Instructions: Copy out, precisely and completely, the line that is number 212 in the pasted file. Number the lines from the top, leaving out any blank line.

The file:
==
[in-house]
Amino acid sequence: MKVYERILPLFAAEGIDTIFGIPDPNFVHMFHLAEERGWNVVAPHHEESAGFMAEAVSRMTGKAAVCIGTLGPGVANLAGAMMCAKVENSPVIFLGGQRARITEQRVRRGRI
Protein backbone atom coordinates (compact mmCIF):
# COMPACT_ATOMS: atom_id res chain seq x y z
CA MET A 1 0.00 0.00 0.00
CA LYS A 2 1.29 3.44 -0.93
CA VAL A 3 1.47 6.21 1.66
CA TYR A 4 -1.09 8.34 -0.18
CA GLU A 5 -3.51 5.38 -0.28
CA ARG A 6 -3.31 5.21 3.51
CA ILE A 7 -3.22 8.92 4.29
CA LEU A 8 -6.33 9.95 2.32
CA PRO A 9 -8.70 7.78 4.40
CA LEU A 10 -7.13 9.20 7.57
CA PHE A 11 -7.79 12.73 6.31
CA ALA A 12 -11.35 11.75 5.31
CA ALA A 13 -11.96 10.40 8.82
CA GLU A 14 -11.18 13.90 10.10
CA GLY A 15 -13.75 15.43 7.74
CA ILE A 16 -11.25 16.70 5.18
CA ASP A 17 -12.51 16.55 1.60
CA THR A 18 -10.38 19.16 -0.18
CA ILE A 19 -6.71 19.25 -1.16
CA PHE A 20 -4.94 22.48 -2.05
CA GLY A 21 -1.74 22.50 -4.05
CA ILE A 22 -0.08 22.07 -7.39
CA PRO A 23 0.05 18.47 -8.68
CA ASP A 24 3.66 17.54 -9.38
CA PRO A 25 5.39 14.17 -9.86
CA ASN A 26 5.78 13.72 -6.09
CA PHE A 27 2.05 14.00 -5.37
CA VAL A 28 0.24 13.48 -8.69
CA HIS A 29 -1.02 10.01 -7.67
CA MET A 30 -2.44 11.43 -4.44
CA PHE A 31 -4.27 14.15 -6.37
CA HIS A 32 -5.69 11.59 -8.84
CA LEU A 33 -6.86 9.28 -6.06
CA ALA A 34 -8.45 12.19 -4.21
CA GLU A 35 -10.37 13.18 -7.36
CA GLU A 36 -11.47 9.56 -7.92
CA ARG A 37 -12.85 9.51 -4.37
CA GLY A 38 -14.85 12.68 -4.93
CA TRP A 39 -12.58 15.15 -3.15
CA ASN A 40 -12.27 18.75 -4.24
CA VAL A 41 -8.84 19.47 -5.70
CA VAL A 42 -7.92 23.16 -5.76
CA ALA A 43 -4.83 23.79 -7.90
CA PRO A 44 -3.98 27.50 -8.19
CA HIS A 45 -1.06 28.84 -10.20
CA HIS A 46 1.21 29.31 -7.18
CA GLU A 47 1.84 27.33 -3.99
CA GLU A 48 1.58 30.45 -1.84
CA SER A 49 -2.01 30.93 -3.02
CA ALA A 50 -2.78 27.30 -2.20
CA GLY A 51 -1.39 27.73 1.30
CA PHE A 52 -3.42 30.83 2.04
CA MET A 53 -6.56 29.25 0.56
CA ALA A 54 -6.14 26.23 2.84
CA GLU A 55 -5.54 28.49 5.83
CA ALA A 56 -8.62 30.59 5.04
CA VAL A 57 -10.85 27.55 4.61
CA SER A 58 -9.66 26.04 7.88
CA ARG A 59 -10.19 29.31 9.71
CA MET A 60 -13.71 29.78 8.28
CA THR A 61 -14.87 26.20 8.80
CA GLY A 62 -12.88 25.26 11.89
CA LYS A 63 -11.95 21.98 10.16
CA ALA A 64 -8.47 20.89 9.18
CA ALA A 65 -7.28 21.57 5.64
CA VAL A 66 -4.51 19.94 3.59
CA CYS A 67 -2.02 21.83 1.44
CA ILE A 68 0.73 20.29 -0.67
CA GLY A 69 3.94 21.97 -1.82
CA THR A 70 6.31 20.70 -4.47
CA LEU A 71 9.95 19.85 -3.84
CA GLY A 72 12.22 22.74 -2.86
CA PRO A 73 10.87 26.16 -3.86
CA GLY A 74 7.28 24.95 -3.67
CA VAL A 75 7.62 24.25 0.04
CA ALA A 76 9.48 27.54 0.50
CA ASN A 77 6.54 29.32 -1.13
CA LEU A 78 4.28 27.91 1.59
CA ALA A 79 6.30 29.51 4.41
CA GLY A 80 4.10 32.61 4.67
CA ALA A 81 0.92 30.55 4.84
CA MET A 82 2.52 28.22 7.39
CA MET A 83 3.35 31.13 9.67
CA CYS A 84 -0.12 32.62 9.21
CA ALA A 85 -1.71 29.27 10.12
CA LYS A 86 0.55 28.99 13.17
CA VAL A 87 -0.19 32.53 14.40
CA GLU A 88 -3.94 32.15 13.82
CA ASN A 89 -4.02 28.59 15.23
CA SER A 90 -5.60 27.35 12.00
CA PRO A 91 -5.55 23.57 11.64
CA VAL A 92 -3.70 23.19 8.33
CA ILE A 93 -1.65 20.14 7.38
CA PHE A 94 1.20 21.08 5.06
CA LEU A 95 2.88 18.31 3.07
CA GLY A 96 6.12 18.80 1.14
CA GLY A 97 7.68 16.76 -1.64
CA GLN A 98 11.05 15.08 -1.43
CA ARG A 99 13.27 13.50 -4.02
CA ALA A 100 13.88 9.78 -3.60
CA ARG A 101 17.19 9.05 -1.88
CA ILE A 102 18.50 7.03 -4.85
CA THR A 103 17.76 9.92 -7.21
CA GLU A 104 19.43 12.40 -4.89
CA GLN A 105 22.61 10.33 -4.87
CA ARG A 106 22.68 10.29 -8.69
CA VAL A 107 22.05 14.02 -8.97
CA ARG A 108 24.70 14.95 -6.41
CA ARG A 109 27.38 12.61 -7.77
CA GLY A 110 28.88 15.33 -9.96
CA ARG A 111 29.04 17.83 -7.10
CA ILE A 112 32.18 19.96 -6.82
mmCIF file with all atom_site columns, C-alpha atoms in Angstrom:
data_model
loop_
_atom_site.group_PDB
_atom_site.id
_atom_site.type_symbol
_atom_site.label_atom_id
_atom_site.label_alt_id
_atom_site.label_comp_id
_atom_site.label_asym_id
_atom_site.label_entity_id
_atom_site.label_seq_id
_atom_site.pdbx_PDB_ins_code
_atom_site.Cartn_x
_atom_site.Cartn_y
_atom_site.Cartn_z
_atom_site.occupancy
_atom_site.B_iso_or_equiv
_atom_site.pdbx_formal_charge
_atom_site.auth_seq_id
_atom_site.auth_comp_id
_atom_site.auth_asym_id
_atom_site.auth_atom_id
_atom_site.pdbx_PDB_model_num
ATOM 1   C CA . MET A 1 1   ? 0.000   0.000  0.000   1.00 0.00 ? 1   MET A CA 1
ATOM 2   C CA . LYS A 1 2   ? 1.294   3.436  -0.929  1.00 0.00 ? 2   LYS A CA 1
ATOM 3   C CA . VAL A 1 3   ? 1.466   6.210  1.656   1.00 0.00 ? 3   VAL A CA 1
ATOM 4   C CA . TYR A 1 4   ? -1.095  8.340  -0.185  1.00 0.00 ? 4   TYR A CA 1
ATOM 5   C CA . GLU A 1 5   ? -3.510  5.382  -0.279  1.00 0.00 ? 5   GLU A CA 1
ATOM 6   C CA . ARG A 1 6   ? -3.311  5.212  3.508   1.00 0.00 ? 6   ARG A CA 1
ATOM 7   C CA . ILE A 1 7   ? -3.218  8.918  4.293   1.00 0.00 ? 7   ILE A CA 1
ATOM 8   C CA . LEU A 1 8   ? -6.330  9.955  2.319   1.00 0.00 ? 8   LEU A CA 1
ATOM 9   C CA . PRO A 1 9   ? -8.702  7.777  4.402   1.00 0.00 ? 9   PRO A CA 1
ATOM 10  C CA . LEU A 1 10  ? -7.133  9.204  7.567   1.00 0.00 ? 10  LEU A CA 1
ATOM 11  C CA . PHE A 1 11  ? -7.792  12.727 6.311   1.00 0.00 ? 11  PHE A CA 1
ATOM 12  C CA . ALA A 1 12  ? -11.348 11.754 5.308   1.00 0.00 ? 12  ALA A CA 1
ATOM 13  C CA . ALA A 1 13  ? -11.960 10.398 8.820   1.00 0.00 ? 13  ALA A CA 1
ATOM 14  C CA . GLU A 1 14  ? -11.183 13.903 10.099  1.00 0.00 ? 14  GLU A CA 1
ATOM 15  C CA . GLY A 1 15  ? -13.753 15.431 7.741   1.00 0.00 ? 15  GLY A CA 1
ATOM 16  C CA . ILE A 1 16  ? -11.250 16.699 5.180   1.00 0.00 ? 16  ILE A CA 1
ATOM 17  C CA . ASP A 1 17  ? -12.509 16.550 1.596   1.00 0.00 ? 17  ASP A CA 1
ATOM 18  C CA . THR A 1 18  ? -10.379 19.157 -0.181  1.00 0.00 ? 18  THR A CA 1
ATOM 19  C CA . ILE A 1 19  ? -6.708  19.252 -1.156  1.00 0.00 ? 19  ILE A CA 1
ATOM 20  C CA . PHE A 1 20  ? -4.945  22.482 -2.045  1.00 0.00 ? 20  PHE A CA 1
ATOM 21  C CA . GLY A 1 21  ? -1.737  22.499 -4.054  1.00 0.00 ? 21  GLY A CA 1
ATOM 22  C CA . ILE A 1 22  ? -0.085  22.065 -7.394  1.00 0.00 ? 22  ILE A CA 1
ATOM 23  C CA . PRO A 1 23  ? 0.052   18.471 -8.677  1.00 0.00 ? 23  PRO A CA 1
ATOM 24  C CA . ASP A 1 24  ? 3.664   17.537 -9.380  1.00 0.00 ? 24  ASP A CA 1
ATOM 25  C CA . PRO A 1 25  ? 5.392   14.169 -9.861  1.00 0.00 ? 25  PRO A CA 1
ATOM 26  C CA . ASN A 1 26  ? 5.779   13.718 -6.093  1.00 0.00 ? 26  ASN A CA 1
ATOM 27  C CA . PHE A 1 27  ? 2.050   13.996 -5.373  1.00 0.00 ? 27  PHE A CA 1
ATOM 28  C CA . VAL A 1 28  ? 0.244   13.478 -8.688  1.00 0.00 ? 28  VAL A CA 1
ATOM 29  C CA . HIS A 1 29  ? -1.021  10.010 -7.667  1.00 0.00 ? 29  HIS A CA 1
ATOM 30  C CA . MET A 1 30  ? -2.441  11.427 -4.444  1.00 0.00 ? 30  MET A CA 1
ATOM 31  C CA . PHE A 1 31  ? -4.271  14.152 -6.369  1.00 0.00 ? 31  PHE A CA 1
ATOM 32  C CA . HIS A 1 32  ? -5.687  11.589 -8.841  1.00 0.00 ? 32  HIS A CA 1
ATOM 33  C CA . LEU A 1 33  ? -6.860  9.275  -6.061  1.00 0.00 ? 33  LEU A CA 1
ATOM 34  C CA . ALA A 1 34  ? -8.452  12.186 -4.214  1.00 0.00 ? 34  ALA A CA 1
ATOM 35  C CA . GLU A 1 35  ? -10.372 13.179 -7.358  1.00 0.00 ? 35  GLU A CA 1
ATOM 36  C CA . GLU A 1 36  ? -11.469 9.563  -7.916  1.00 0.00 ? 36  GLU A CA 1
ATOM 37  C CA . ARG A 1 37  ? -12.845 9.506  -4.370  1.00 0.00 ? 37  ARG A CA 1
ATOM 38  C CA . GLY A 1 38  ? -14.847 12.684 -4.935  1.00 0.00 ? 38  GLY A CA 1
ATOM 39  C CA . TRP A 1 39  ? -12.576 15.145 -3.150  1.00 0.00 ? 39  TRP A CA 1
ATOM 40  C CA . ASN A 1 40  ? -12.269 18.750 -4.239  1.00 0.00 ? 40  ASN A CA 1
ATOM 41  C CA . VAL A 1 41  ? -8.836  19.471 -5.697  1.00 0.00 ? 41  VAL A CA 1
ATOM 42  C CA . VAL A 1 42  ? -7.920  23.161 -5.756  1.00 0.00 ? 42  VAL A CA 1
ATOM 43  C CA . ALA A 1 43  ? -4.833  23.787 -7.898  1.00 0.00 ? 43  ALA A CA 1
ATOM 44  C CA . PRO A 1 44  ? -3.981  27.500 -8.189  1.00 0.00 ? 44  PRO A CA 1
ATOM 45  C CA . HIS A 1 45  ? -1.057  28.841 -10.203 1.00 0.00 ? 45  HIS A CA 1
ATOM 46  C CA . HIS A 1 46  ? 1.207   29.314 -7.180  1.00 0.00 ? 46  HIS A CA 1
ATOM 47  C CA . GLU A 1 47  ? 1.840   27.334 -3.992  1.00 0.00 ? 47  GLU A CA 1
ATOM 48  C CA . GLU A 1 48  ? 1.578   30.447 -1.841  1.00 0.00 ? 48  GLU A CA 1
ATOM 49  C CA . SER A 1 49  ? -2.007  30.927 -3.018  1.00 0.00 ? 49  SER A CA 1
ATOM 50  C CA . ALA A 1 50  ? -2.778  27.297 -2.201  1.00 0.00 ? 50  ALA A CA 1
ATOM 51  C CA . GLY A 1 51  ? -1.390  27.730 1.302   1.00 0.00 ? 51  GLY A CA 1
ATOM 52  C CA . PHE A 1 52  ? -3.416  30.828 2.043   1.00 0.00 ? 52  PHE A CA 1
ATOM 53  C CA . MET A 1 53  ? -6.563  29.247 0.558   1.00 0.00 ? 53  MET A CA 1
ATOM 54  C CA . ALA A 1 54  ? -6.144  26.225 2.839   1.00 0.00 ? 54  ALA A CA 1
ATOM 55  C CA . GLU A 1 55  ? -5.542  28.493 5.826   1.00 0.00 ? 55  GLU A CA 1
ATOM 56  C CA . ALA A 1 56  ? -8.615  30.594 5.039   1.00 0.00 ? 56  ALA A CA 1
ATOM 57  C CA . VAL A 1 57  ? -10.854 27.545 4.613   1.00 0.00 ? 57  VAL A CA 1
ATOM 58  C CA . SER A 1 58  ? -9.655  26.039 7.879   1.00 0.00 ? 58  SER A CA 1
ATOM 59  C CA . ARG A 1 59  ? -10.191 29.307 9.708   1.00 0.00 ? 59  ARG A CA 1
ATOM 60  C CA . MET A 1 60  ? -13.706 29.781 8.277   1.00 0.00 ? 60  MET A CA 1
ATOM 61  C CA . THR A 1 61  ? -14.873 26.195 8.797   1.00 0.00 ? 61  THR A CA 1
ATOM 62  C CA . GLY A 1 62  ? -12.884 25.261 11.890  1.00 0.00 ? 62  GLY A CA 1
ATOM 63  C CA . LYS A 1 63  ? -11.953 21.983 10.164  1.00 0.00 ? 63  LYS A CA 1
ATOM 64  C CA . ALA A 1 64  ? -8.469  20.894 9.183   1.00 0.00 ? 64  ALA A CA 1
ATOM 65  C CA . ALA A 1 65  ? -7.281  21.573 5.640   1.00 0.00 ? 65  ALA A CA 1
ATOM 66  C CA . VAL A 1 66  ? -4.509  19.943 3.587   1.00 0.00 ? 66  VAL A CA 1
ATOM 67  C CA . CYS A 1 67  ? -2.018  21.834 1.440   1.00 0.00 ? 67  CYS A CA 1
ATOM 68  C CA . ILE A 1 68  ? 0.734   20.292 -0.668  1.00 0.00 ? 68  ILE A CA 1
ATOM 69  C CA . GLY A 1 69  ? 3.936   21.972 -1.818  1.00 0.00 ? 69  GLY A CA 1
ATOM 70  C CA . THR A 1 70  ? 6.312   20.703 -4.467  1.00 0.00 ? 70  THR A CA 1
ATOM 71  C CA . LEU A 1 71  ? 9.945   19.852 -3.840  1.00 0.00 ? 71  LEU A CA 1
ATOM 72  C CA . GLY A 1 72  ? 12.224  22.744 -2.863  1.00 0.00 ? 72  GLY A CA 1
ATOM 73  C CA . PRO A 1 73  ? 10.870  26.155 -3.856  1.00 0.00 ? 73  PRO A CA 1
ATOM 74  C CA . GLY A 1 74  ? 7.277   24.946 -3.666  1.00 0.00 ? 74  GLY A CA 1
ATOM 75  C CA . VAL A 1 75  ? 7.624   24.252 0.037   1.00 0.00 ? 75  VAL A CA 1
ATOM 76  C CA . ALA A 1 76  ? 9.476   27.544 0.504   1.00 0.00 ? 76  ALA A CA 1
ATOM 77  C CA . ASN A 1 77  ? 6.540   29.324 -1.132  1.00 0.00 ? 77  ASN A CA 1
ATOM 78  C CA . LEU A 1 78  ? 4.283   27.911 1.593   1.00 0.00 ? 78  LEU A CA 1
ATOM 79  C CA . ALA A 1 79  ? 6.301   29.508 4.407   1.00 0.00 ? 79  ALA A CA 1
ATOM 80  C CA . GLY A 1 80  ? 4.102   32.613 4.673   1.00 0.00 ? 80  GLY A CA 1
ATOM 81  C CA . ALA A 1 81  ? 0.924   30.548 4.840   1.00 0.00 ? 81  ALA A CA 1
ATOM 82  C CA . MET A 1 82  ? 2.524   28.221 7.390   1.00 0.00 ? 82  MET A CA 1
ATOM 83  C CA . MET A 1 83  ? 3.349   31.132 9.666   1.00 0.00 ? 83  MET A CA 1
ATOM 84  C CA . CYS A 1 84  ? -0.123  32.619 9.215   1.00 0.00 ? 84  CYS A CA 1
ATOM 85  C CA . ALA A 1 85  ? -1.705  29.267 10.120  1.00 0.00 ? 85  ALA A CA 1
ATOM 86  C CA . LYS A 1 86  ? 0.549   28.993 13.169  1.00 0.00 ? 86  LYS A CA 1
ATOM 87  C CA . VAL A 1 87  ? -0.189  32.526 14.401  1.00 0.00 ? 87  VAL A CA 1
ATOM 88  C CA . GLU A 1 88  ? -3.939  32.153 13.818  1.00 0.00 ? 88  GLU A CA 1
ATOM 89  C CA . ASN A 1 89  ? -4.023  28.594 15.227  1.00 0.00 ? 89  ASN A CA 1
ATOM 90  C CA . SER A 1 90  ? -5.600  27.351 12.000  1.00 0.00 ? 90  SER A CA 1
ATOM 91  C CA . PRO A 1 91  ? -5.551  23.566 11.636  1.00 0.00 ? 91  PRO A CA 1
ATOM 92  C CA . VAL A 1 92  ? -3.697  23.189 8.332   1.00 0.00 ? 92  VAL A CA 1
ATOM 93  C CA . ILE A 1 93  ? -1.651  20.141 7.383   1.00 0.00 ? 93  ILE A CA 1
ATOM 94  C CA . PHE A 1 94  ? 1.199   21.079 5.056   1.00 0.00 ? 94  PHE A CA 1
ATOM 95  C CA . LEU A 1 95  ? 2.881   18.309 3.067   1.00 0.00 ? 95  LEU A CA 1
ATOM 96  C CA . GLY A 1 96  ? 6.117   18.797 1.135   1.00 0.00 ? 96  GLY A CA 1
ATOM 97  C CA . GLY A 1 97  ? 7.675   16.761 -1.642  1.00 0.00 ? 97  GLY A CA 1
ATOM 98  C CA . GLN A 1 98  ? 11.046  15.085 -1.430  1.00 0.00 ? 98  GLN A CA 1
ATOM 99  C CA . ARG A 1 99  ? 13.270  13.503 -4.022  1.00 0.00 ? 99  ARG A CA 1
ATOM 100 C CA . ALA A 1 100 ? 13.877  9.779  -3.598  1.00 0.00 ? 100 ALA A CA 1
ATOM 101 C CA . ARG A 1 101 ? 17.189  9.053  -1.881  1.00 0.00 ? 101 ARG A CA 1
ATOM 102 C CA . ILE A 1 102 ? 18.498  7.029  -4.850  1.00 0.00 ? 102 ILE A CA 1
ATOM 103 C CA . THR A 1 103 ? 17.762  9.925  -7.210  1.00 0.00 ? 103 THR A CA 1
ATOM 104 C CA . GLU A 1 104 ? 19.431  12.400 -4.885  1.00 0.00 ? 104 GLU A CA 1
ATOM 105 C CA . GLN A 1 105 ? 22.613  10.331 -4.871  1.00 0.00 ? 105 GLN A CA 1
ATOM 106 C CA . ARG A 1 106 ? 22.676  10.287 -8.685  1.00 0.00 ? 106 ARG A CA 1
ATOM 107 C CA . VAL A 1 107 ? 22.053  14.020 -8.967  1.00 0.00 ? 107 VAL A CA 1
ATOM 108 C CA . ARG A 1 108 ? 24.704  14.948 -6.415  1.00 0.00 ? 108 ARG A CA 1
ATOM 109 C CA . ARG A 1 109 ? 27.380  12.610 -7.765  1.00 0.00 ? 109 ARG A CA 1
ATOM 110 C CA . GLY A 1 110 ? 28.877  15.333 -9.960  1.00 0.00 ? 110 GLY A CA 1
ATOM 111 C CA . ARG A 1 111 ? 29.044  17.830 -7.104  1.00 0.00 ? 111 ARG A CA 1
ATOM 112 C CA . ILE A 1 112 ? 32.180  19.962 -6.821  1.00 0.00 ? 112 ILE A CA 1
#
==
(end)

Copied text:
ATOM 72  C CA . GLY A 1 72  ? 12.224  22.744 -2.863  1.00 0.00 ? 72  GLY A CA 1